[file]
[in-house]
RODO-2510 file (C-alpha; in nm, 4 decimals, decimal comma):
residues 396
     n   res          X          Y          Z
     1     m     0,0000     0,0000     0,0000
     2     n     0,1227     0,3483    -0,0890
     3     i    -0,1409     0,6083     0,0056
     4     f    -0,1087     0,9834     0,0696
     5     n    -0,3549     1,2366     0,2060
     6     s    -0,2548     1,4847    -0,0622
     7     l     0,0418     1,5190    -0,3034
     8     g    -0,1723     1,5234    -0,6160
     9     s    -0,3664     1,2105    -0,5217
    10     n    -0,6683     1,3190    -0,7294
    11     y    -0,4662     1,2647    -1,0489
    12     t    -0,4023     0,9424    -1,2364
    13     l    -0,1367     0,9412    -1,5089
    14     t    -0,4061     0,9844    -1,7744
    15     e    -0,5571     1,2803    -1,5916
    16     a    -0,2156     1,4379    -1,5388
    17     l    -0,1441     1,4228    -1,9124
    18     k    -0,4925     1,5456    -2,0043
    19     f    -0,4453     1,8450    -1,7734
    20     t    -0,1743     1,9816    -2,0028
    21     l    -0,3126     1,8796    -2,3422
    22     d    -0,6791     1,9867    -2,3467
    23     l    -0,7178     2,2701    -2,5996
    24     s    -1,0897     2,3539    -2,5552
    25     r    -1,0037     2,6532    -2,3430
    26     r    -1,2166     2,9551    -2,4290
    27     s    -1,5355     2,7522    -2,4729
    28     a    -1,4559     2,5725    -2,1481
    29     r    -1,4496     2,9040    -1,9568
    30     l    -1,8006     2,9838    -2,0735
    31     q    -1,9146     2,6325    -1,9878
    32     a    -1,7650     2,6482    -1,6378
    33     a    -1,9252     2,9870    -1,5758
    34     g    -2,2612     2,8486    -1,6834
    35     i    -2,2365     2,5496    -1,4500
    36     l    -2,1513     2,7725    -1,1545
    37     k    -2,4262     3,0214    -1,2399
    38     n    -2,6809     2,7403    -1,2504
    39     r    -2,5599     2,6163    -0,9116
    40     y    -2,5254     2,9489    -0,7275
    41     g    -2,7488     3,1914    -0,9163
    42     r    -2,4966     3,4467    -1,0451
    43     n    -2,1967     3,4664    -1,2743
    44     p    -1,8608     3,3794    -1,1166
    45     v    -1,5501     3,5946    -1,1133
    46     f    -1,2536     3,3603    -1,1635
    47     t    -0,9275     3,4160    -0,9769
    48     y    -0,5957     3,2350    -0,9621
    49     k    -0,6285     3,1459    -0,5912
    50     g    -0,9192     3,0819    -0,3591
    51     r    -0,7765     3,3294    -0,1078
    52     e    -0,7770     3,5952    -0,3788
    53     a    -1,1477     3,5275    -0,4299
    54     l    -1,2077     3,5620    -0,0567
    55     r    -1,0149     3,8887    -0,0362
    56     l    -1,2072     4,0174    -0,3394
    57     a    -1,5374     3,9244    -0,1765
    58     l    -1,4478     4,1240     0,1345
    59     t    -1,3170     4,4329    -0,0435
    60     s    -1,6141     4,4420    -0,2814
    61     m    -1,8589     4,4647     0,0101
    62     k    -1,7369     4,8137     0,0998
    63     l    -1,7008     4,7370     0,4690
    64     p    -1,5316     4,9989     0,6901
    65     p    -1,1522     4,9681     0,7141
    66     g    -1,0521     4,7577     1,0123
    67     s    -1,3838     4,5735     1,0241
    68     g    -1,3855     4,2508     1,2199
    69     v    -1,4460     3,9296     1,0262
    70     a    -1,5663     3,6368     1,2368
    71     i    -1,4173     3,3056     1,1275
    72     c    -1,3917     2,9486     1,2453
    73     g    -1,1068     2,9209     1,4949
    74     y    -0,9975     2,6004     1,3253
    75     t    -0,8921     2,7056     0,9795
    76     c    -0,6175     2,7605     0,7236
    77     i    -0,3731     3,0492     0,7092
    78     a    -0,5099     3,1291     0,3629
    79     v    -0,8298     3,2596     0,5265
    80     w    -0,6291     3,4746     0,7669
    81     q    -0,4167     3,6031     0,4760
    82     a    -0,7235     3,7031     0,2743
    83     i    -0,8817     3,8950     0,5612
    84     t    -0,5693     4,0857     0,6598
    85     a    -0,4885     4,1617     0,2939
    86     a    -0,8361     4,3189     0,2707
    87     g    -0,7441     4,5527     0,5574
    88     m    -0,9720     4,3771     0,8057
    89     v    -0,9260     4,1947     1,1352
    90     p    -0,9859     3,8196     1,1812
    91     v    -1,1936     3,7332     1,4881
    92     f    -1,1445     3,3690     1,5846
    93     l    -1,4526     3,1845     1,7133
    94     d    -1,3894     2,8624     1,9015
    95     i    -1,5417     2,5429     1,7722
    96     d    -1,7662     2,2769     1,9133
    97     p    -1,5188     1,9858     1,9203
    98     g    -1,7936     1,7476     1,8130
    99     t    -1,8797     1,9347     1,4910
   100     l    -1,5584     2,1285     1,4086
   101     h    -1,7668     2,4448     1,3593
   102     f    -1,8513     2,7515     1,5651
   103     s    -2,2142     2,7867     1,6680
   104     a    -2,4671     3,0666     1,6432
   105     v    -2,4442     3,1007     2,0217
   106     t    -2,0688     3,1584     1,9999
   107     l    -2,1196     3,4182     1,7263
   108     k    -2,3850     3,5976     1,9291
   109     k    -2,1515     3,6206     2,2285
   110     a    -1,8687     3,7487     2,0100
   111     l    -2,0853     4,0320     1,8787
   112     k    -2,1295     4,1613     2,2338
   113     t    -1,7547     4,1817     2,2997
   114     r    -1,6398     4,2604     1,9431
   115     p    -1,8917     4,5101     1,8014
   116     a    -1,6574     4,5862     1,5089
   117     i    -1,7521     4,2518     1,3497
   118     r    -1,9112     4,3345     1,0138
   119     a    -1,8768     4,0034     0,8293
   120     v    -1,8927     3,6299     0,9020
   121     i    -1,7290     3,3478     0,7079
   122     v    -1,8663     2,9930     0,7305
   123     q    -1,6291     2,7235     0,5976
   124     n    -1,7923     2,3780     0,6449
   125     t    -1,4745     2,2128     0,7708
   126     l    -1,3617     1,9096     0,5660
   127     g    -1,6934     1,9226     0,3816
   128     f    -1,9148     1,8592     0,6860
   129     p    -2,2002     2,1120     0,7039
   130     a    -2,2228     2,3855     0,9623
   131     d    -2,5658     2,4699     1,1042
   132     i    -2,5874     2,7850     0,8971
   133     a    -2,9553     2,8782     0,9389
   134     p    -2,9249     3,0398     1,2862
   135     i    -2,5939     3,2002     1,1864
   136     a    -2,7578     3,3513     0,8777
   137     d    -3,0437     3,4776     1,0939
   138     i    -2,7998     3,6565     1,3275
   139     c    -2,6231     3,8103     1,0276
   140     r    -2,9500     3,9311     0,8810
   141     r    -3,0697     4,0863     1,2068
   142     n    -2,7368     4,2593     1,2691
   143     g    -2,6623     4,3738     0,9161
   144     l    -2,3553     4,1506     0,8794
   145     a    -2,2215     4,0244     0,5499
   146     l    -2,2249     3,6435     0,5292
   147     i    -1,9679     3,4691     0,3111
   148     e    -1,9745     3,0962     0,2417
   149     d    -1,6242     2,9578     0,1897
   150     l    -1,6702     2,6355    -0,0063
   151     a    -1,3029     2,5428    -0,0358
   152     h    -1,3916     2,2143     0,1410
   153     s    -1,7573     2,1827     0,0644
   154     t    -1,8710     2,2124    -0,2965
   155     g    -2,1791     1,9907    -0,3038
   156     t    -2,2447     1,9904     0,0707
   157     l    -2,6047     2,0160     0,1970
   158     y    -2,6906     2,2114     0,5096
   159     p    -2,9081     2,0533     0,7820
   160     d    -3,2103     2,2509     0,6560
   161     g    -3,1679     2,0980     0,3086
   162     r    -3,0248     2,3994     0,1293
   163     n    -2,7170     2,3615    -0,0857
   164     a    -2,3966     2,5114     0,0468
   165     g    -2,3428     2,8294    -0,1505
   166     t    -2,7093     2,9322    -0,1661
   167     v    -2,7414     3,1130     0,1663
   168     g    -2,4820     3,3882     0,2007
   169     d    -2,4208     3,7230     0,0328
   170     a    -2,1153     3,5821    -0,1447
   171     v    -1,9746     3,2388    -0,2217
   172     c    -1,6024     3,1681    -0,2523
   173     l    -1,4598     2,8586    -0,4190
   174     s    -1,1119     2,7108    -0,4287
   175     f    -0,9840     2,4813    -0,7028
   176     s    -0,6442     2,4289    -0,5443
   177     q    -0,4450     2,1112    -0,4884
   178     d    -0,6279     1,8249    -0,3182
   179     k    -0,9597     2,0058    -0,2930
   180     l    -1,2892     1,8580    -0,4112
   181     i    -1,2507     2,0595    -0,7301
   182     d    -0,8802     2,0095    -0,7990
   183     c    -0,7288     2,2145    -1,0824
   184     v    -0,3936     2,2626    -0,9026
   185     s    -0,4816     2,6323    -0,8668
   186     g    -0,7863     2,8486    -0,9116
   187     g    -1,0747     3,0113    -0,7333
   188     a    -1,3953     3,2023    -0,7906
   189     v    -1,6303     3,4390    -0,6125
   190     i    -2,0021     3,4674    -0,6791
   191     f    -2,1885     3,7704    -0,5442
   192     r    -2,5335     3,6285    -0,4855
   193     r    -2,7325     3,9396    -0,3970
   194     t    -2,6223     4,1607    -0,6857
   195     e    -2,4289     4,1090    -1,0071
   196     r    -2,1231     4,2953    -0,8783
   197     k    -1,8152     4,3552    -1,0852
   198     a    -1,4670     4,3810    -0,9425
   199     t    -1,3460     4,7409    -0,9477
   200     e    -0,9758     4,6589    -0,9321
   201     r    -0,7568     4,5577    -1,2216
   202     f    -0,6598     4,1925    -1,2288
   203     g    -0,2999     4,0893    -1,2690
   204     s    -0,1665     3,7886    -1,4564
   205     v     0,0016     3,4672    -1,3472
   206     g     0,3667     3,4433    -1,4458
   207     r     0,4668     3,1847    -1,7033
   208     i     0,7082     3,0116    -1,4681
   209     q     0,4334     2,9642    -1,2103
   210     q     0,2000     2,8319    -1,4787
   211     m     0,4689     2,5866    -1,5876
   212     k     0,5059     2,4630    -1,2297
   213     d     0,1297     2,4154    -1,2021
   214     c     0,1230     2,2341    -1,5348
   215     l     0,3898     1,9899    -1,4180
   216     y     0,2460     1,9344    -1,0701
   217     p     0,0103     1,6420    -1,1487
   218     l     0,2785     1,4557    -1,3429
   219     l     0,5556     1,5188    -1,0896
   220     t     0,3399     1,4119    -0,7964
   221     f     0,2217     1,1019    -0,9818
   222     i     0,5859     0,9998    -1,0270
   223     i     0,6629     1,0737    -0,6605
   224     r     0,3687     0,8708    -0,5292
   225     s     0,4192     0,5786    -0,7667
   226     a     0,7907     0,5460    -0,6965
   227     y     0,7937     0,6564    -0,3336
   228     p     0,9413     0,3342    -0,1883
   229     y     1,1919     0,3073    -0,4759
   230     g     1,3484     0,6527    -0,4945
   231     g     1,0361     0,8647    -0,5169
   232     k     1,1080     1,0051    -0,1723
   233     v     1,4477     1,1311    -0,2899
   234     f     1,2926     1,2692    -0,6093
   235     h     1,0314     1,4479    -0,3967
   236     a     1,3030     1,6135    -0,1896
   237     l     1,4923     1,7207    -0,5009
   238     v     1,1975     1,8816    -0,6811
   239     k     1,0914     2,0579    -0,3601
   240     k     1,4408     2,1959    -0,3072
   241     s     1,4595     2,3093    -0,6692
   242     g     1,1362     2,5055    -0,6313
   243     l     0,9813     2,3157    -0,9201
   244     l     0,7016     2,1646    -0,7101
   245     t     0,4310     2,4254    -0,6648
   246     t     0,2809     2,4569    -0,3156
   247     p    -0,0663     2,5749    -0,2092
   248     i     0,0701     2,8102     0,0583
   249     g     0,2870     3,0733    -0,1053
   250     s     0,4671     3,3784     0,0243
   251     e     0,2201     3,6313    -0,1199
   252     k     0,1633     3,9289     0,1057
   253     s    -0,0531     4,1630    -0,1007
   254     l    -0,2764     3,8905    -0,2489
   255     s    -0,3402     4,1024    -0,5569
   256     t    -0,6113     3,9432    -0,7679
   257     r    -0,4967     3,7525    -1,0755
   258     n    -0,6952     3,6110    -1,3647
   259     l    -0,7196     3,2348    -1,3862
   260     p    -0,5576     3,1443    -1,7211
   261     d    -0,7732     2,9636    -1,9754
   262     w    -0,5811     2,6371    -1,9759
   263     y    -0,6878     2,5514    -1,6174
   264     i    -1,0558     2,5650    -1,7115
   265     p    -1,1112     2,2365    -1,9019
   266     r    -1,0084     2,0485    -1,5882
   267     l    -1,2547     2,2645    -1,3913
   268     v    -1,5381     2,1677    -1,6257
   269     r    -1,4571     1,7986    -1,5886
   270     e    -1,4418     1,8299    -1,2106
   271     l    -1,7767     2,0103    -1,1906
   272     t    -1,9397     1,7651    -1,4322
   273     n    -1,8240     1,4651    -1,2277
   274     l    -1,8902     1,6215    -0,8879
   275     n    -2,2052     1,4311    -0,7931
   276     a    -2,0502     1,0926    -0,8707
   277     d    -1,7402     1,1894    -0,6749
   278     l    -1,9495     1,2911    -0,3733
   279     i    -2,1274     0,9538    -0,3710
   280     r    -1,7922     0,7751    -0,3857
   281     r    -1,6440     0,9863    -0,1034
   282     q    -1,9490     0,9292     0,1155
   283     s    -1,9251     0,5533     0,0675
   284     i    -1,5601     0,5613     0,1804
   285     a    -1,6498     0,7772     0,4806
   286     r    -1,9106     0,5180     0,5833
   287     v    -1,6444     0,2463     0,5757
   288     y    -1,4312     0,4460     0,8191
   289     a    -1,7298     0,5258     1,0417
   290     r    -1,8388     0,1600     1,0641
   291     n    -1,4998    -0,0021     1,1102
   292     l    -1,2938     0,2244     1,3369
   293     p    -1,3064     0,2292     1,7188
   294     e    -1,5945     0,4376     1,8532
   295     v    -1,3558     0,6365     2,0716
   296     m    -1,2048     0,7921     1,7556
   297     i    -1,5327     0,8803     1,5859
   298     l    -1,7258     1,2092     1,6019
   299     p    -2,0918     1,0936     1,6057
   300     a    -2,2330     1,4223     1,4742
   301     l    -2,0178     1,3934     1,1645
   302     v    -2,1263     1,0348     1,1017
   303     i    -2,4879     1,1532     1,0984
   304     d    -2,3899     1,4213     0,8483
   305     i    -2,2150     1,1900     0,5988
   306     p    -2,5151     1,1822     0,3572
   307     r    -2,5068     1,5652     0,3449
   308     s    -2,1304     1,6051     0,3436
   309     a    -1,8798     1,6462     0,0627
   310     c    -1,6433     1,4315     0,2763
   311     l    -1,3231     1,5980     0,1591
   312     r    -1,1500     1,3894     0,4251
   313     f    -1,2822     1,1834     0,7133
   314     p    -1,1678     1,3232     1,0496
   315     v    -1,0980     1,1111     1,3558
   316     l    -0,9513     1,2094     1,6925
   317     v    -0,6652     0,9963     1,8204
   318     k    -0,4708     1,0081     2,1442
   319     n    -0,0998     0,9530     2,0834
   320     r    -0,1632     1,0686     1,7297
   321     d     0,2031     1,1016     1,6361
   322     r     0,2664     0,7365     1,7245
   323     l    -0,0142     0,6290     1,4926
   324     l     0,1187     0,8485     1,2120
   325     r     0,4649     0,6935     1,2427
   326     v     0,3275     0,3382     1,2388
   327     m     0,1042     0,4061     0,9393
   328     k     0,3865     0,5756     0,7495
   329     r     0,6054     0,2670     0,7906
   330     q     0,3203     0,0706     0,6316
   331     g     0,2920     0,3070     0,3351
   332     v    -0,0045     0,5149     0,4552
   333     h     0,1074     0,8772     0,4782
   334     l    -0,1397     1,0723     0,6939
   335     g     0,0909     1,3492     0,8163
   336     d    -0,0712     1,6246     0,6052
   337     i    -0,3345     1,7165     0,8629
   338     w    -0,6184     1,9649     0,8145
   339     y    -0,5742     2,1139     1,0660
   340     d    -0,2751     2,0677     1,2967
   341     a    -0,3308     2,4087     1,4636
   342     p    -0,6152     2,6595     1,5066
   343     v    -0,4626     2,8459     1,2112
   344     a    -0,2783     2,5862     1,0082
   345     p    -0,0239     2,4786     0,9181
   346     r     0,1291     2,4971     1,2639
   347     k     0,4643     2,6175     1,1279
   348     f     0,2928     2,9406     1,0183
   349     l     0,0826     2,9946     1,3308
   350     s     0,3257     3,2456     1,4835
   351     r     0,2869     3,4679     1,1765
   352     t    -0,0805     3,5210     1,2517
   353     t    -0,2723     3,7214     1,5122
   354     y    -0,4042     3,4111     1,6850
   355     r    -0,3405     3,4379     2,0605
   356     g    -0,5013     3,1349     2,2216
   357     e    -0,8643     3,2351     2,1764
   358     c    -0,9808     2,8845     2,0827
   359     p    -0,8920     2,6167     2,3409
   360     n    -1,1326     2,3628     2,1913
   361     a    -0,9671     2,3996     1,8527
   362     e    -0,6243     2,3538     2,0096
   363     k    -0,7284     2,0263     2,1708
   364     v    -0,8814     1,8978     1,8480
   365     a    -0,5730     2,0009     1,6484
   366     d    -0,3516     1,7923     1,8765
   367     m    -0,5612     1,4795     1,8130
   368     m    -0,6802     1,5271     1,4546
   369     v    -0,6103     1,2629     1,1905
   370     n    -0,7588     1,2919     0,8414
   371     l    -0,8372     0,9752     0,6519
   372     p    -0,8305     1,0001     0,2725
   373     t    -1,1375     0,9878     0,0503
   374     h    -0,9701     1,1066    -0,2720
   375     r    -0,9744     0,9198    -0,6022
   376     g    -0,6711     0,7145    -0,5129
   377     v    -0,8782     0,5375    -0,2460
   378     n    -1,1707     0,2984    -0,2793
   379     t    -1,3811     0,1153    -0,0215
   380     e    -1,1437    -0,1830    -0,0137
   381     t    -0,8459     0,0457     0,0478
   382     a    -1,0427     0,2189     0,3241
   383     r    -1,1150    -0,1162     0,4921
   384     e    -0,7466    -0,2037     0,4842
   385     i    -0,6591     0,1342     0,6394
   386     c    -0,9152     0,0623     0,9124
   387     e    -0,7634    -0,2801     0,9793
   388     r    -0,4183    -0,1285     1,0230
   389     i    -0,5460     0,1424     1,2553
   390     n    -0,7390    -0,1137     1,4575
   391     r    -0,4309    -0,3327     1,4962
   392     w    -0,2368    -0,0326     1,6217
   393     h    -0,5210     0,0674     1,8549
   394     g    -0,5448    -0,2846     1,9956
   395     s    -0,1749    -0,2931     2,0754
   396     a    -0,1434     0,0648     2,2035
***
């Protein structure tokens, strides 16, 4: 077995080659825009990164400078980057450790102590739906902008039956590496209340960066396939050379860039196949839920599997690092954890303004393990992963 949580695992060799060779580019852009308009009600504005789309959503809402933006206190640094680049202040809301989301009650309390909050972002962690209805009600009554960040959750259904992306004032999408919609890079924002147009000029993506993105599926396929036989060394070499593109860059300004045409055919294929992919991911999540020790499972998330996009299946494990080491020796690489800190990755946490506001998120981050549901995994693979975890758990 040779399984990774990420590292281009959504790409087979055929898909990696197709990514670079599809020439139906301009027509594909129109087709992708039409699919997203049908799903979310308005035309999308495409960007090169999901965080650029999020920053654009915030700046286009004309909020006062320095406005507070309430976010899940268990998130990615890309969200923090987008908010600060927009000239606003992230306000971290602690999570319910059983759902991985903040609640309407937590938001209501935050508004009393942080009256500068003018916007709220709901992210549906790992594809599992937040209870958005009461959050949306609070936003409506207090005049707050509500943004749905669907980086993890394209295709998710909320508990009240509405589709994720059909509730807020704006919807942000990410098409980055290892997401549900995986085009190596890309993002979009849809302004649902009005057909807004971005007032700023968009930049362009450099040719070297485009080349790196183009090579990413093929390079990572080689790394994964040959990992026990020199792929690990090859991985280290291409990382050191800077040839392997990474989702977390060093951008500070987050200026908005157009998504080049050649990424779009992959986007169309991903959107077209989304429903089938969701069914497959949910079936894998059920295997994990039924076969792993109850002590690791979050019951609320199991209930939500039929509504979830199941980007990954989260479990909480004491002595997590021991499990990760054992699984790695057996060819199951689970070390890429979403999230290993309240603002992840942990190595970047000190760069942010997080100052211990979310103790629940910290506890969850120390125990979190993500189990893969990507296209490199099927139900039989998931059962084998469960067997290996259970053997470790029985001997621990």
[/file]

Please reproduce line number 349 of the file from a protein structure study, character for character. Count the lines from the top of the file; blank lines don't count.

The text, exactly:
   345     p    -0,0239     2,4786     0,9181